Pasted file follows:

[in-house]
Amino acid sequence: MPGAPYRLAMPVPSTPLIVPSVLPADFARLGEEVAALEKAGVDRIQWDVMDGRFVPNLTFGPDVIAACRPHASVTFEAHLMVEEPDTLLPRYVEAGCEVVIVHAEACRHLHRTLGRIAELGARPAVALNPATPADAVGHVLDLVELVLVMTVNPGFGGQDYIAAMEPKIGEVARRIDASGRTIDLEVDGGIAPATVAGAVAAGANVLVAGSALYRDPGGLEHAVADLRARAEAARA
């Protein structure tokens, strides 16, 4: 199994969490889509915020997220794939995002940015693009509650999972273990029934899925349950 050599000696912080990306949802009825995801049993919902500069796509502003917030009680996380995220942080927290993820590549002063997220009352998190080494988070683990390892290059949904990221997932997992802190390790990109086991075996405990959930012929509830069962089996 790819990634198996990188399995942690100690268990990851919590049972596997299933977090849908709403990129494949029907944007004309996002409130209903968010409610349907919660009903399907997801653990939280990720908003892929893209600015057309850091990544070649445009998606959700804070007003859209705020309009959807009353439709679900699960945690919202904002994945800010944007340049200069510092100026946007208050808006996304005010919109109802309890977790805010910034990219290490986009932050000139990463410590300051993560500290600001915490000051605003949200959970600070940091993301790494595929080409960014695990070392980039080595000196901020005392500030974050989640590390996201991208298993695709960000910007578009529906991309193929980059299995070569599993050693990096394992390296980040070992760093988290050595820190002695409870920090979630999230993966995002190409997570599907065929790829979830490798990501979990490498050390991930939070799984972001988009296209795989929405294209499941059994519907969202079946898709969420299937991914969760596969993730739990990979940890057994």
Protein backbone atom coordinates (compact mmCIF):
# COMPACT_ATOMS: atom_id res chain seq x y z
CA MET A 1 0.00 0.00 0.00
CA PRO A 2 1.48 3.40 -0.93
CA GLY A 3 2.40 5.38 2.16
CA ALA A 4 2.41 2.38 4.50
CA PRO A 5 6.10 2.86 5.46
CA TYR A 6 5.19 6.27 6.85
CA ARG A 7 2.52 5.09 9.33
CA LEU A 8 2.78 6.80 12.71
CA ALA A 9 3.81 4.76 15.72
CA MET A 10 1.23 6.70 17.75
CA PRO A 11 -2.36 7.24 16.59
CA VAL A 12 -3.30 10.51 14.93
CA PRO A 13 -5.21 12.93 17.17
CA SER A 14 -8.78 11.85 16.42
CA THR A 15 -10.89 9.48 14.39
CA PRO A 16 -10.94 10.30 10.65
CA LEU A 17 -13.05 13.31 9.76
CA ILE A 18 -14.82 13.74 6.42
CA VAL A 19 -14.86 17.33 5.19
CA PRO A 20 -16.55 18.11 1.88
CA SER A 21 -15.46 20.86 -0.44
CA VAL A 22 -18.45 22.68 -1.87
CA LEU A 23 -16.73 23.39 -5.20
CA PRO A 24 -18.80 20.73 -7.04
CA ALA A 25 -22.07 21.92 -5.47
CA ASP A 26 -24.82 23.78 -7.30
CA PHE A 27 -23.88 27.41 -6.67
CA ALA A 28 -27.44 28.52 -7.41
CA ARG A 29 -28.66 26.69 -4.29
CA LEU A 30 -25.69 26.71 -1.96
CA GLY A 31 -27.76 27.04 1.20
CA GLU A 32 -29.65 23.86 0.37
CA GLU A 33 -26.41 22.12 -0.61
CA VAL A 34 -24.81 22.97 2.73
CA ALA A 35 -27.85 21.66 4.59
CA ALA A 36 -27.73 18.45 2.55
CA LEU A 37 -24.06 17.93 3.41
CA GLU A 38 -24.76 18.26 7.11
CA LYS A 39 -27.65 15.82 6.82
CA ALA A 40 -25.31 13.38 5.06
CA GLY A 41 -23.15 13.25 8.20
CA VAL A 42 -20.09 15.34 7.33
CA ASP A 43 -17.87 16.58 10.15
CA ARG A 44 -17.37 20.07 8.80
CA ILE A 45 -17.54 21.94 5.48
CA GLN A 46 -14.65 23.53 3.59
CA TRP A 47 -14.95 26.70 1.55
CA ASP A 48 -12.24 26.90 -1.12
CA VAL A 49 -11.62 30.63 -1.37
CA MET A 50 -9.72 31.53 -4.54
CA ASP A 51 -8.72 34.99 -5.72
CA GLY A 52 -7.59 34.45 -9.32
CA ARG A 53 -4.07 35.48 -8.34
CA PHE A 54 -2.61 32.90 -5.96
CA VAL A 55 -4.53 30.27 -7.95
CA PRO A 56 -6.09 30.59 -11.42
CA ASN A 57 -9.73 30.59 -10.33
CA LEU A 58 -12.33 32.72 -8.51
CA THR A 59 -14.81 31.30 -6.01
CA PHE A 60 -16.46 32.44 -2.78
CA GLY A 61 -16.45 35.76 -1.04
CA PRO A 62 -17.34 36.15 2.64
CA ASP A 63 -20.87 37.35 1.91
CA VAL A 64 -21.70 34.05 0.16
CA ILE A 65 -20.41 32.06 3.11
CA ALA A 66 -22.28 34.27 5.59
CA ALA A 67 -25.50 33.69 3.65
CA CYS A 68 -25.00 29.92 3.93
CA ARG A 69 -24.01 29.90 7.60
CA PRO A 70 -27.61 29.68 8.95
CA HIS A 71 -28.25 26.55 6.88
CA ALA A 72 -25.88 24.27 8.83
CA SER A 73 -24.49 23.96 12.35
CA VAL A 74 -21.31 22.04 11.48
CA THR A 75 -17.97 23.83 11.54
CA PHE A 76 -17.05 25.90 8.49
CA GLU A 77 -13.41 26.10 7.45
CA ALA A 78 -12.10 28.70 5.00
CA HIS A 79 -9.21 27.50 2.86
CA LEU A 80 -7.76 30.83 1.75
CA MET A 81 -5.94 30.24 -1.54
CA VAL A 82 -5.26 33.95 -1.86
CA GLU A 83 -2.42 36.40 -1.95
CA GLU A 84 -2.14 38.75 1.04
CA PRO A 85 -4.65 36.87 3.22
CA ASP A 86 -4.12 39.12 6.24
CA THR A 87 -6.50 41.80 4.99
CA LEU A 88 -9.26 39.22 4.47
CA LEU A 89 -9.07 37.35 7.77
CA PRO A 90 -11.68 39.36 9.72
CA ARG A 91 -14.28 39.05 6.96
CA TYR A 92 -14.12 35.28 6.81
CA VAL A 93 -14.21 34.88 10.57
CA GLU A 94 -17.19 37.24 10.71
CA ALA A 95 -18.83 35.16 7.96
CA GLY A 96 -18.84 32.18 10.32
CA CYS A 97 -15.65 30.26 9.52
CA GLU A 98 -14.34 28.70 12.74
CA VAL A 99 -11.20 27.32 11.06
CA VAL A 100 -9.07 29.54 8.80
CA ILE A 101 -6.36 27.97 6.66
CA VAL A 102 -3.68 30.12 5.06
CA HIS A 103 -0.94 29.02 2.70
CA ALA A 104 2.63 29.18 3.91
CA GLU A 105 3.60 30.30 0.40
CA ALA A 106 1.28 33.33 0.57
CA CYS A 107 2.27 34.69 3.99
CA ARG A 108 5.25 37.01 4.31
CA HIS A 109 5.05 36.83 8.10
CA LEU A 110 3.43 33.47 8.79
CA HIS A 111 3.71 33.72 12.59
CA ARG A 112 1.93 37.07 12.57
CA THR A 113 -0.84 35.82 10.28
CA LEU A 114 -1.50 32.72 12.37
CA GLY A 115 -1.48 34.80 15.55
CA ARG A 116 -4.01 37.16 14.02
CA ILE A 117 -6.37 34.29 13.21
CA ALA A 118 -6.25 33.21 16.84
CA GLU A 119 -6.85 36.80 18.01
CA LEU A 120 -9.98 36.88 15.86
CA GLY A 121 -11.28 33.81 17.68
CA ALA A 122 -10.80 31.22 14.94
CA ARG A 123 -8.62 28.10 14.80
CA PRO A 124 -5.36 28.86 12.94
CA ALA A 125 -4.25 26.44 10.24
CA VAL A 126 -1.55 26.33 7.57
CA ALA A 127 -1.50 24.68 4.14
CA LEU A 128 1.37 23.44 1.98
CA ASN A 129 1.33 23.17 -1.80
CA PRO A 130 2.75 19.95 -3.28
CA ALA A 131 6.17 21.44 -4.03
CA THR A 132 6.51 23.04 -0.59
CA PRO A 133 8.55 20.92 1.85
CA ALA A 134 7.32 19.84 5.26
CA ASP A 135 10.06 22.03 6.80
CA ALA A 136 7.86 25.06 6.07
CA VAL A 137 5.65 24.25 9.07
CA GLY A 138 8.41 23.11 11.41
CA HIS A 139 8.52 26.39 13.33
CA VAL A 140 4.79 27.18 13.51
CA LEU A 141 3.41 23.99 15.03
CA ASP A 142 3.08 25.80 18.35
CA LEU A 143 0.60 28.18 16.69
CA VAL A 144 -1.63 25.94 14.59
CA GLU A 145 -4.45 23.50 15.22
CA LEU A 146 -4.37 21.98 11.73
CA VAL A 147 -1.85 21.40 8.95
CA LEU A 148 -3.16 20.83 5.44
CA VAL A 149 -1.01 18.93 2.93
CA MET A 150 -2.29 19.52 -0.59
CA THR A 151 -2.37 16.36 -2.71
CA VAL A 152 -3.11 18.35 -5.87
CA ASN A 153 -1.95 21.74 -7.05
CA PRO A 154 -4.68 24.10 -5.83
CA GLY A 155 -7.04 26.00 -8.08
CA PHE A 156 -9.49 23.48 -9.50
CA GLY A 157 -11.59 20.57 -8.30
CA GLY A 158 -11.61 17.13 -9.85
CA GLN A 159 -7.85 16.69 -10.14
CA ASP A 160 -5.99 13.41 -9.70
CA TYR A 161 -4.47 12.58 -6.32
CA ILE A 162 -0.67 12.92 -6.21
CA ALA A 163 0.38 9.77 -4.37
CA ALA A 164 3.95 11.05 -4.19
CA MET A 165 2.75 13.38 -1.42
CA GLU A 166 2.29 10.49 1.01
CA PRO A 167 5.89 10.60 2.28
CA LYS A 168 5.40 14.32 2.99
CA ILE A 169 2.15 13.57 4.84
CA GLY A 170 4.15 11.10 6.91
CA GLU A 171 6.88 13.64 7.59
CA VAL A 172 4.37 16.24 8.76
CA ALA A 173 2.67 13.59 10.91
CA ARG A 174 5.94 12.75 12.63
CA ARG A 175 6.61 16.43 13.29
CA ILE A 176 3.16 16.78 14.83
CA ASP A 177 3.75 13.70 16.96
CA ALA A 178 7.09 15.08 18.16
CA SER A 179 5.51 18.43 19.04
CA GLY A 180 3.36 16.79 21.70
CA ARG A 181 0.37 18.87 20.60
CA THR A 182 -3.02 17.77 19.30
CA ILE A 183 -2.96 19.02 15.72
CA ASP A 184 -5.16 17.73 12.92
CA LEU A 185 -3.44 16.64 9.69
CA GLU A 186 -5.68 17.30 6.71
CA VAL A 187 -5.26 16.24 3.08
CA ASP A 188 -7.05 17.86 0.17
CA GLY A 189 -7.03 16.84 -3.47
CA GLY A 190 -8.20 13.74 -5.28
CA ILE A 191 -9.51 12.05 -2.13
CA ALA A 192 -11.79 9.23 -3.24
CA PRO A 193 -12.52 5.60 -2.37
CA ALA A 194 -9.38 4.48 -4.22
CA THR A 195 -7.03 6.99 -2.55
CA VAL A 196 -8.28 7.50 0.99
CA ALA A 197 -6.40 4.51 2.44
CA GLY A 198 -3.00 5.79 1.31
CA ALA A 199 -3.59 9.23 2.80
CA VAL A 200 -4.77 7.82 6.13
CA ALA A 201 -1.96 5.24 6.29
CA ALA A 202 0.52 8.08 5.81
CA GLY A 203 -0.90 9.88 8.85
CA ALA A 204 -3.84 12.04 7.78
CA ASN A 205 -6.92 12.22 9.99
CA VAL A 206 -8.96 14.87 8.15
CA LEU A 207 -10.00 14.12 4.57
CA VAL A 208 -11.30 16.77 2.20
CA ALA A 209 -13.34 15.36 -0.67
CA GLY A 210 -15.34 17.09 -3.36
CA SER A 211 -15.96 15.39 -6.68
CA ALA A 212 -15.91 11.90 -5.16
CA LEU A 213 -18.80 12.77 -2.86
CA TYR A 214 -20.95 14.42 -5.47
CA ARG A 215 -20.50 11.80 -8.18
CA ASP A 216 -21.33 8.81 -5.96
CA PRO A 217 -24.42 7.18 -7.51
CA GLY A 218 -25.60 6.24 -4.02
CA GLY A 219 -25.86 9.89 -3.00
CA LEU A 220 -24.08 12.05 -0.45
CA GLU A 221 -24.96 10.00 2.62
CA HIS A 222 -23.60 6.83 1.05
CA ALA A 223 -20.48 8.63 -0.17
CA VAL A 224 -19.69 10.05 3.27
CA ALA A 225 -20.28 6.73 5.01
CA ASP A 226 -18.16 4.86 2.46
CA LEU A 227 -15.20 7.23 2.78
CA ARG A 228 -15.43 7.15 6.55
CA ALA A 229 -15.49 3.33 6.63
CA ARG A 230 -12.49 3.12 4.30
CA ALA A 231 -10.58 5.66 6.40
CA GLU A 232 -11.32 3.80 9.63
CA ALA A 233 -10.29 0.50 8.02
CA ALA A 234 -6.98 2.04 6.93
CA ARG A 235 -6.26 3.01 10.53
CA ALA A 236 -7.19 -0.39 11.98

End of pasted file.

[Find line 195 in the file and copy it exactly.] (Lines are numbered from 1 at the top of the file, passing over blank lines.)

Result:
CA GLY A 190 -8.20 13.74 -5.28